Chip Fab Supply Chain Delays
[Photo: AFP / Jiji]
Ever since supply chain shortages hit many industries, particularly in relation to the availability of integrated circuits or chips, there has been a massive scramble to increase capacity and to build new chip fabricating facilities (fabs) or factories. There has been a series of announcements from huge companies like Intel, Taiwan Semiconductor Manufacturing Co. (TSMC), Samsung, and others launching massive multi-billion projects to add more chip production facilities.
There's just one problem... the equipment they need to build these facilities are themselves delayed.
More On The Supply Chain Shortages
Chip Fabs Take Three Years To Construct
With chip demand still at all-time highs, nothing could be more important than building additional production capability so that more chips can be manufactured. Massive industries like electronics and automobiles have seen their revenues crushed and operations thrown into disarray as products were delayed – or even canceled – as a result of the chip shortage.
Hall Of Mirrors
The reason, says this latest report, is that "Leading chip tool makers... are warning clients [the Intels, TSMCs, & Samsungs of the world] they will have to wait up to 18-months for some crucial machines" that are necessary for their projects. Makers of the machinery that fabricates chips are reporting supply chain-related shortages "in everything from lenses, valves and pumps to microcontrollers, engineering plastics and electronic modules."
Demand For Chips Up,
So how are key semiconductor manufacturers reacting to the news of parts shortages? They are panicking. According to the report, TSMC, United Microelectronics Corp. (UMC), Intel, and Samsung each have plants scheduled to come online soon, perhaps as early as late next year (2023). So many of them are deploying their top executives to visit the headquarters of various top machinery and parts makers like Applied Materials, KLA, Lam Research and ASML in order to explain (i.e. pressure, or perhaps, beg) them to deliver the goods in time.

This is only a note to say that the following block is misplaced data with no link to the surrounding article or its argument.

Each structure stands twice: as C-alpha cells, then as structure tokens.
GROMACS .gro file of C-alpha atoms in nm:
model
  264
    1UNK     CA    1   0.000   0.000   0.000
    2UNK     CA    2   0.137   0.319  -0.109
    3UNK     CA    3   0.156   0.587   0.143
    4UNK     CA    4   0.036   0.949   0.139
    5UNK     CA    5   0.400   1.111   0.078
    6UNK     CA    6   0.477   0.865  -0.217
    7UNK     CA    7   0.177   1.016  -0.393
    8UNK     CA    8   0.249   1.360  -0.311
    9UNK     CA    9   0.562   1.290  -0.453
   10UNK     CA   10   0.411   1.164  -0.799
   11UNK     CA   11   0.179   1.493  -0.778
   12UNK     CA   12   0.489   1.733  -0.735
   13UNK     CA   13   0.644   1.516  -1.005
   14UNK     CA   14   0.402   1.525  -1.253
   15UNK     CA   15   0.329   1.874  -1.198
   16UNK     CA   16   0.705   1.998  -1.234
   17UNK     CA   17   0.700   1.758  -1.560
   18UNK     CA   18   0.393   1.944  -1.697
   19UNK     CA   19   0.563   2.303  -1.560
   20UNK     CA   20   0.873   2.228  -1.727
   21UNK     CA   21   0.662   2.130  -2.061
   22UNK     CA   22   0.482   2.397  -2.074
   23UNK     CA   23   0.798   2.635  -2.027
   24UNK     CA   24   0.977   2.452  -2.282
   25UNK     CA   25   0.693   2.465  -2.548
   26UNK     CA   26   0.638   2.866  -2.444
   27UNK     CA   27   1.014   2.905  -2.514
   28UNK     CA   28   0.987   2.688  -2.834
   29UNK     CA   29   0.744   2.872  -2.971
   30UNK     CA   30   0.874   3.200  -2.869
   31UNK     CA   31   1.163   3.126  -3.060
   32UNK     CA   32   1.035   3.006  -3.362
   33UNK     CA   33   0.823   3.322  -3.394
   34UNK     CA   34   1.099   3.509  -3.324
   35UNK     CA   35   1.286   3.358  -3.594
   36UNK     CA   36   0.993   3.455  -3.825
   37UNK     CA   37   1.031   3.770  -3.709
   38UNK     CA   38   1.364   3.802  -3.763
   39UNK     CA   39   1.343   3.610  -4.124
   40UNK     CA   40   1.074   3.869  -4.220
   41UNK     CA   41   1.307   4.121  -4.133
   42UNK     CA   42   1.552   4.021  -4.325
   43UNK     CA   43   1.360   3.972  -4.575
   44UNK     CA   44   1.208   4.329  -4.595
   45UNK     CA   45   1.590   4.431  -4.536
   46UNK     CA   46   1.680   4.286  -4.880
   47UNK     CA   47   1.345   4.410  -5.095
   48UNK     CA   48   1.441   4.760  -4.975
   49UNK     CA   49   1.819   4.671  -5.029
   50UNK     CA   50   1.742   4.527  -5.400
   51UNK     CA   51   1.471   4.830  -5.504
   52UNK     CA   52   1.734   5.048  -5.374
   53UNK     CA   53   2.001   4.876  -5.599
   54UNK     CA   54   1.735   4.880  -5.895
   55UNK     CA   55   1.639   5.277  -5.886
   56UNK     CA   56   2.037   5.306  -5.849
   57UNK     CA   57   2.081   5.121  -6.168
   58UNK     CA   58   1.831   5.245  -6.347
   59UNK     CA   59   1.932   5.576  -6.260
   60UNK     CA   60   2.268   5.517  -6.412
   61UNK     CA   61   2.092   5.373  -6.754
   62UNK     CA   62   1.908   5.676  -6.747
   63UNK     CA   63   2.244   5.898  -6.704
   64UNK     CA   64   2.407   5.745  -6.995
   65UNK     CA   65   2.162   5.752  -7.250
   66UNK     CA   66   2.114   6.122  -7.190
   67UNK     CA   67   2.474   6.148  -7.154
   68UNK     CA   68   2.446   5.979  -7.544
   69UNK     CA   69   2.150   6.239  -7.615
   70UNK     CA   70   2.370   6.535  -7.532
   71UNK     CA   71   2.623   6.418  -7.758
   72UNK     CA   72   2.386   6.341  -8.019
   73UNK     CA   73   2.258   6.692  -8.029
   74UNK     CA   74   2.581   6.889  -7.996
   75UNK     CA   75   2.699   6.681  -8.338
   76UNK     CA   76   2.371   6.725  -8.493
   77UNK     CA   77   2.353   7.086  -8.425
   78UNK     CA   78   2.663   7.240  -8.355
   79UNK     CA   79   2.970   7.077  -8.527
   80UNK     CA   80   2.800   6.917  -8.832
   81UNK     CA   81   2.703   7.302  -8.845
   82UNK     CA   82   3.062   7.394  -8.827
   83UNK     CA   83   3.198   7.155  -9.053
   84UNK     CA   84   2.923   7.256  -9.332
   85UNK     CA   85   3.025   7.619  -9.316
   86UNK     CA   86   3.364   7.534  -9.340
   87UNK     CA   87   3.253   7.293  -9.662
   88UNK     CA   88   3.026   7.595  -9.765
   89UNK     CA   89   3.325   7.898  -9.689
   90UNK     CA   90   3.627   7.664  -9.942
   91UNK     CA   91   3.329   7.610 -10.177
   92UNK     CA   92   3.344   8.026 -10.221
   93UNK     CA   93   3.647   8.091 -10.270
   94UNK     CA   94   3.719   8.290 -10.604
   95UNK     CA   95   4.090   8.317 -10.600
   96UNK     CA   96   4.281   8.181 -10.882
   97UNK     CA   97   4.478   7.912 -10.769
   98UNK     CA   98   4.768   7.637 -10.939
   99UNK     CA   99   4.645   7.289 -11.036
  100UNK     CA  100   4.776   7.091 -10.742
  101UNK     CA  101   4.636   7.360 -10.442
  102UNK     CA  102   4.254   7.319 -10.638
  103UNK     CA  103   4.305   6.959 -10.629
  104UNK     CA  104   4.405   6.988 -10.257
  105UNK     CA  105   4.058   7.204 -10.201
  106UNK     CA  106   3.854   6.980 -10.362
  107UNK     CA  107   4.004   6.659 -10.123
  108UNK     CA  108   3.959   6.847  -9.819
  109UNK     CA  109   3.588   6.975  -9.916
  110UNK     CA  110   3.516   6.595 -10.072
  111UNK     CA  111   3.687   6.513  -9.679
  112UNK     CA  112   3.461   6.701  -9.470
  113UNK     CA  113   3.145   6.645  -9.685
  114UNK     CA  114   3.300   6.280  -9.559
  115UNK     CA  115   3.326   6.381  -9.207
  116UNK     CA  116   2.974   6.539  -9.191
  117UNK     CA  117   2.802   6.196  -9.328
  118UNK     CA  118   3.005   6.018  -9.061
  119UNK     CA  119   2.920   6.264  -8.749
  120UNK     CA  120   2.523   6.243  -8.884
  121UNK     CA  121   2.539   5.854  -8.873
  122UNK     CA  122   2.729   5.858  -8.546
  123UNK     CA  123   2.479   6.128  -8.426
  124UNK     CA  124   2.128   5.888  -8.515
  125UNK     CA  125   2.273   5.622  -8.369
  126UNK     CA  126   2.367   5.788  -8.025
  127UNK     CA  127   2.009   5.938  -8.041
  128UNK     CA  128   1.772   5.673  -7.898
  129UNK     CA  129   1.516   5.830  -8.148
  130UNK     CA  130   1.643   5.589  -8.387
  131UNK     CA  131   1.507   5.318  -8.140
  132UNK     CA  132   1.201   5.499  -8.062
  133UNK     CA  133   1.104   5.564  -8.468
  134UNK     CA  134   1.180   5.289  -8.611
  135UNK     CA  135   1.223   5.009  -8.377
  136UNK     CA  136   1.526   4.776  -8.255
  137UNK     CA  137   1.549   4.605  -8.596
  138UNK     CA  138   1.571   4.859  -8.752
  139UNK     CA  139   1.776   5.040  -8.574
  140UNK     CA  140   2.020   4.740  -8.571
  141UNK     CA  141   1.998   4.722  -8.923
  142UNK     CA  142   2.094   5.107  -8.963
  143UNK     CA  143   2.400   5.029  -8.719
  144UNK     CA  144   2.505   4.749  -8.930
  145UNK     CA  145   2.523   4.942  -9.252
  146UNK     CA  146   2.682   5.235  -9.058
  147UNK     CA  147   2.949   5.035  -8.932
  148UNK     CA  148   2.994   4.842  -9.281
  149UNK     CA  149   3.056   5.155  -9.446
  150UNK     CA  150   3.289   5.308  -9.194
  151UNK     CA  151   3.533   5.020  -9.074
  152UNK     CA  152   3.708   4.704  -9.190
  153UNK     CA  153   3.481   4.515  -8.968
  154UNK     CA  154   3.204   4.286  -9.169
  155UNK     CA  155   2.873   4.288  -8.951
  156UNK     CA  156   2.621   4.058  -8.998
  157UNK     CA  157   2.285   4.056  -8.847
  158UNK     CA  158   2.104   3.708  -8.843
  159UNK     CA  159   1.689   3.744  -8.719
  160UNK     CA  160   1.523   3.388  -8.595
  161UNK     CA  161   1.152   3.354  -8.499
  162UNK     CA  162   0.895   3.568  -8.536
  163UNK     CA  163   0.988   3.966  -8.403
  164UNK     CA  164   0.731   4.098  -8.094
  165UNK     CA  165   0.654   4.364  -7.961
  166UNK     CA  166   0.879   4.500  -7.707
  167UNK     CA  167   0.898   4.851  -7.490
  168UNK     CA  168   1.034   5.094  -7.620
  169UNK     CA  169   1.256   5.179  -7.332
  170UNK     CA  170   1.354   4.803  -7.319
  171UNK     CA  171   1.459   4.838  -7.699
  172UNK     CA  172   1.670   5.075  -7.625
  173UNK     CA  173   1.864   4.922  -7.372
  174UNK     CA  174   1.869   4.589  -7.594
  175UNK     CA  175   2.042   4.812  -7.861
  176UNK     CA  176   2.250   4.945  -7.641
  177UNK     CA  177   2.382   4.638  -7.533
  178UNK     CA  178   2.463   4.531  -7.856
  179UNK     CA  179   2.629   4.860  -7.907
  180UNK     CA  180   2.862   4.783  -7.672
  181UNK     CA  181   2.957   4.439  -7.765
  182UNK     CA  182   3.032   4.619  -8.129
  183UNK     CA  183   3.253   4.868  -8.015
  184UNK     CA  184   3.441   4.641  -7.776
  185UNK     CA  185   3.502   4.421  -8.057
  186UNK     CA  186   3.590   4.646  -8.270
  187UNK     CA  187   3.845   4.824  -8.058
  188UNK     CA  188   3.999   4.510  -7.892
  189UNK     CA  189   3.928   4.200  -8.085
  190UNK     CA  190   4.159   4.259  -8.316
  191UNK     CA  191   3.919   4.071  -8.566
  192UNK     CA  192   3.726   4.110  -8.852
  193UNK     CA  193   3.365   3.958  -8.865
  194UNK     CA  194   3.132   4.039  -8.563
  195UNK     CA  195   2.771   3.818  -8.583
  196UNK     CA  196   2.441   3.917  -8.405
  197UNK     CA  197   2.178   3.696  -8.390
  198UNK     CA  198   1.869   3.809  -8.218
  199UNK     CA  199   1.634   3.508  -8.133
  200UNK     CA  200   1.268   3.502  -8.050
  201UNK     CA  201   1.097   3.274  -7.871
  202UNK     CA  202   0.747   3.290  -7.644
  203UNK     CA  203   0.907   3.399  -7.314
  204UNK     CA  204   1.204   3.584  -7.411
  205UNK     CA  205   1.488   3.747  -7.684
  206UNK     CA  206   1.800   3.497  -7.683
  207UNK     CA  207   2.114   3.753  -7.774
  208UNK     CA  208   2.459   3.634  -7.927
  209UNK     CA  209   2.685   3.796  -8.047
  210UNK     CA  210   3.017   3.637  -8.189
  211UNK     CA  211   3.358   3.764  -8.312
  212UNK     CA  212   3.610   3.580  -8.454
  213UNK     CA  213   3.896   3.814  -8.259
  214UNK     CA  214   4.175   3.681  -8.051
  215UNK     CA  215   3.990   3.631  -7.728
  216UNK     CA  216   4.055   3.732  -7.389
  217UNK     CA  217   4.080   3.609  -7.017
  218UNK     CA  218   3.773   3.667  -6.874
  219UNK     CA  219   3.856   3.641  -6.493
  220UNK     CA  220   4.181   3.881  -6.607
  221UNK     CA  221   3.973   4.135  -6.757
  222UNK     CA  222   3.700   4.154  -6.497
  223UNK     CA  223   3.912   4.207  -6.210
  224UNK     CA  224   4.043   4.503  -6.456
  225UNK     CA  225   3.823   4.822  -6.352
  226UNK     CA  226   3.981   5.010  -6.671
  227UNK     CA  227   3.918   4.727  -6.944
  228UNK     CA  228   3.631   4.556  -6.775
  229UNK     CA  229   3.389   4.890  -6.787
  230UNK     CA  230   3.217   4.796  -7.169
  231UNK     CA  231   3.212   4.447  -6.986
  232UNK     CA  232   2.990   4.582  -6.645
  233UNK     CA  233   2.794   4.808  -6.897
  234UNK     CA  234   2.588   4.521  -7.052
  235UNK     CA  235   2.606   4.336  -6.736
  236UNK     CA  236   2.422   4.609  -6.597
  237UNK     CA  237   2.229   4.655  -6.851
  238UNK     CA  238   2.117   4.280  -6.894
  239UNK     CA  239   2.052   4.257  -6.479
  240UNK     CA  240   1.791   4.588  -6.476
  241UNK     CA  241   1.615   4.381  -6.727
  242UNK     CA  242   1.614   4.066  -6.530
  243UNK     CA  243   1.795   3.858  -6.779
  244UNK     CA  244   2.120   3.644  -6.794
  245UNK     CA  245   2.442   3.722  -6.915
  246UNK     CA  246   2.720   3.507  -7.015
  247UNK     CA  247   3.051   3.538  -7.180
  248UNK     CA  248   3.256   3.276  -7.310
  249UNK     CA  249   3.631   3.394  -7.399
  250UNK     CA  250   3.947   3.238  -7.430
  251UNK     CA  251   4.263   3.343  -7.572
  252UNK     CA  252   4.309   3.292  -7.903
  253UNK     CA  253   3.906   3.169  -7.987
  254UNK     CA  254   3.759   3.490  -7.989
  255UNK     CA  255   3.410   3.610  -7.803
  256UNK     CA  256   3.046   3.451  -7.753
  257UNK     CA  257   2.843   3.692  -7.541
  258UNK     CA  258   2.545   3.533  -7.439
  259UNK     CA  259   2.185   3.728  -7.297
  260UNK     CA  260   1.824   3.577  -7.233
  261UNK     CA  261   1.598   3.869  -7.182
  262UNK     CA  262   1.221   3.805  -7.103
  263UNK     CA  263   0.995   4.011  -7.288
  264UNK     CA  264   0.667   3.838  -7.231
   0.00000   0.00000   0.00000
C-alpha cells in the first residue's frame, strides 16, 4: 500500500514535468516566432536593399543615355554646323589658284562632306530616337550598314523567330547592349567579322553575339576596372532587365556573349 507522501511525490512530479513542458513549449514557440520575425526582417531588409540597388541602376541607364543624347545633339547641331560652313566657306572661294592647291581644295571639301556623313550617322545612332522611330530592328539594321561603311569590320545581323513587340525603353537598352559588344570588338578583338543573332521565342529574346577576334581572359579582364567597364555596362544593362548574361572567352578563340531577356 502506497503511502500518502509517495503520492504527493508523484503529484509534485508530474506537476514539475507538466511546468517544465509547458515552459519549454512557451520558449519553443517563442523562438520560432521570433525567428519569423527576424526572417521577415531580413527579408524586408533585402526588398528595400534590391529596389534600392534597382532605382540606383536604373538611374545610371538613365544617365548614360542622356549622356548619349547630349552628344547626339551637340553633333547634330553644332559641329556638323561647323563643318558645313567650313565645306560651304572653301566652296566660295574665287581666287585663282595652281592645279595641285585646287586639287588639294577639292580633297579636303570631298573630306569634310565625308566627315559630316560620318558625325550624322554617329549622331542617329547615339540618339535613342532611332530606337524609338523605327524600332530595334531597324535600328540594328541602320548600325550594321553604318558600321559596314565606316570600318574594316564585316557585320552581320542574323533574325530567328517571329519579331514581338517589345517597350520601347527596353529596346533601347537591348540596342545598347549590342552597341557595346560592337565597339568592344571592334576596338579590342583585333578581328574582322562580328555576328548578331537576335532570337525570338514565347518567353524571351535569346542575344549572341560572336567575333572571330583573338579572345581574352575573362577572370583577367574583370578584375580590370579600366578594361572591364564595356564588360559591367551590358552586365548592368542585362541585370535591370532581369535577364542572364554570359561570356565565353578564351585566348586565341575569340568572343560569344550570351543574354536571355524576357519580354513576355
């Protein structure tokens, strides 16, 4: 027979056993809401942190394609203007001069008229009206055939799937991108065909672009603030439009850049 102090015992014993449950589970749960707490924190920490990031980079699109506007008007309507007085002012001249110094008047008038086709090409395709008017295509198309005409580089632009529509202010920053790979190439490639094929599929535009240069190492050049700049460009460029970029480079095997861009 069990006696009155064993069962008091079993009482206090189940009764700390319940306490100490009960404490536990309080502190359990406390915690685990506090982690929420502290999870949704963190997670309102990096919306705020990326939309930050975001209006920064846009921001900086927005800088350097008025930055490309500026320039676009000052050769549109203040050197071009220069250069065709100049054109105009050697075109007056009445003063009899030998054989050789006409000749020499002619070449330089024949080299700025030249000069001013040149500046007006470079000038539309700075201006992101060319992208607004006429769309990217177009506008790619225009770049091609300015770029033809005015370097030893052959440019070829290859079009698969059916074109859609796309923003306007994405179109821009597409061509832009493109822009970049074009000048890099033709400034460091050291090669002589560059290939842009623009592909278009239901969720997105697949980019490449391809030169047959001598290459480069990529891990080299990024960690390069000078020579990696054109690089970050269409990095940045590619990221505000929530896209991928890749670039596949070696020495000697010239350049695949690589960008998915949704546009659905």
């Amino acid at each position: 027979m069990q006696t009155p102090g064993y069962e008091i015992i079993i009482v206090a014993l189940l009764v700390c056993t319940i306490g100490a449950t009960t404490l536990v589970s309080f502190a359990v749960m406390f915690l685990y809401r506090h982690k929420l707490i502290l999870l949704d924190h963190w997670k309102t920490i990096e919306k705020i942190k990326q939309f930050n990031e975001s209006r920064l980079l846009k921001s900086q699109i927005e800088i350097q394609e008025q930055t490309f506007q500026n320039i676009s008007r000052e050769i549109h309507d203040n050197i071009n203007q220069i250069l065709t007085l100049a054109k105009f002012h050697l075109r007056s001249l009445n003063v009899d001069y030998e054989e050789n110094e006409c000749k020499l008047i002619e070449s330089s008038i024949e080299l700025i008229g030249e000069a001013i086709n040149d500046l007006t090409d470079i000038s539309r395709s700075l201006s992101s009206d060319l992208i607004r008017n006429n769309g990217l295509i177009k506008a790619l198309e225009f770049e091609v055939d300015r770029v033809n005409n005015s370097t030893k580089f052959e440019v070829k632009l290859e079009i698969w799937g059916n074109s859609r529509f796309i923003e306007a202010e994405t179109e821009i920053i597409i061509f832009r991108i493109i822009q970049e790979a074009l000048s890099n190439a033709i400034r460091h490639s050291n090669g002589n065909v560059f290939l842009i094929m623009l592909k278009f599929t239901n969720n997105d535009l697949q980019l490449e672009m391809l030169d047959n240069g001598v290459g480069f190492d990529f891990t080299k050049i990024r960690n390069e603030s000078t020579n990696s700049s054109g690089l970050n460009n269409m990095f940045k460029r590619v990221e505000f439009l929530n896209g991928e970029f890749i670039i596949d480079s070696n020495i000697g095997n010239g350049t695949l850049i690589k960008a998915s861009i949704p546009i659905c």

Begging a supplier to deliver goods ordered in the face of supply chain shortages is probably a familiar predicament for many Strata-gee readers.
What about now? Chip manufacturers say the delays are the worst they've seen in decades. For example, testing gear from KLA (a U.S. company) has a current wait time of "more than 20 months." Equipment used in making substrates – material that carries chips prior to being mounted in PC boards – is experiencing wait times "up to 30 months."
Does Misery Truly Love Company?
I'm feeling numb hearing this prolonged [component] lead time. I'm squeezed between our chipmaking clients and my component suppliers, and it's really painful."
U.S. chip manufacturing equipment maker TSMC told the Nikkei that they are already falling behind in their originally planned and announced fab project schedules. They have several projects planned for new chip fabs in the U.S., Taiwan, and Japan. First up was supposed to be the U.S. facility, but it is behind schedule due to supply chain issues AND labor shortages.
Component Shortage Situation 'Is Still Deteriorating'
Perhaps most concerning is that ASML says that "there is a consensus in the industry that the chip shortage could last [another] two years. The entire industry is ramping up to address this."
There are so many bottlenecks, from different components to
logistics, and they just cropped up one after another. It's like deja vu. The
unprecedented supply chain crunch that happened to automakers, PC makers and
smartphone makers is now hitting global chipmakers.
The Biden Administration is working to boost the U.S. share of global semiconductor manufacturing.
Is It a Bubble?
This is not as crazy as you might think it sounds. Some in the investment community see the possibility of a bubble burst as a real risk that manufacturers have to consider. Gokul Hariharan, a JP Morgan analyst covering the technology, media and telecom segments told the Nikkei that these suppliers must take slowing demand into consideration.
From an overall semiconductor industry perspective, my biggest
concern is still whether demand growth is sustainable. We already see signs of
slowing [demand] for consumer electronics, and that could eventually have some
implications for the semiconductor supply chain. I would say the variables are
still going to be more about demand. The magnitude of the cycle will depend upon
how much [chipmaking] supply comes online.
A Heightened Risk Of Recession
And with a recession, you normally see a collapse in demand for goods. For many people, planning their business for one year is tough. Imagine you are a semiconductor manufacturer deciding whether to build a new fab that will take three years before it comes online, and even longer before it reaches full capacity.
Can you confidently predict what the world will look like three years from now? Yeah, me neither...
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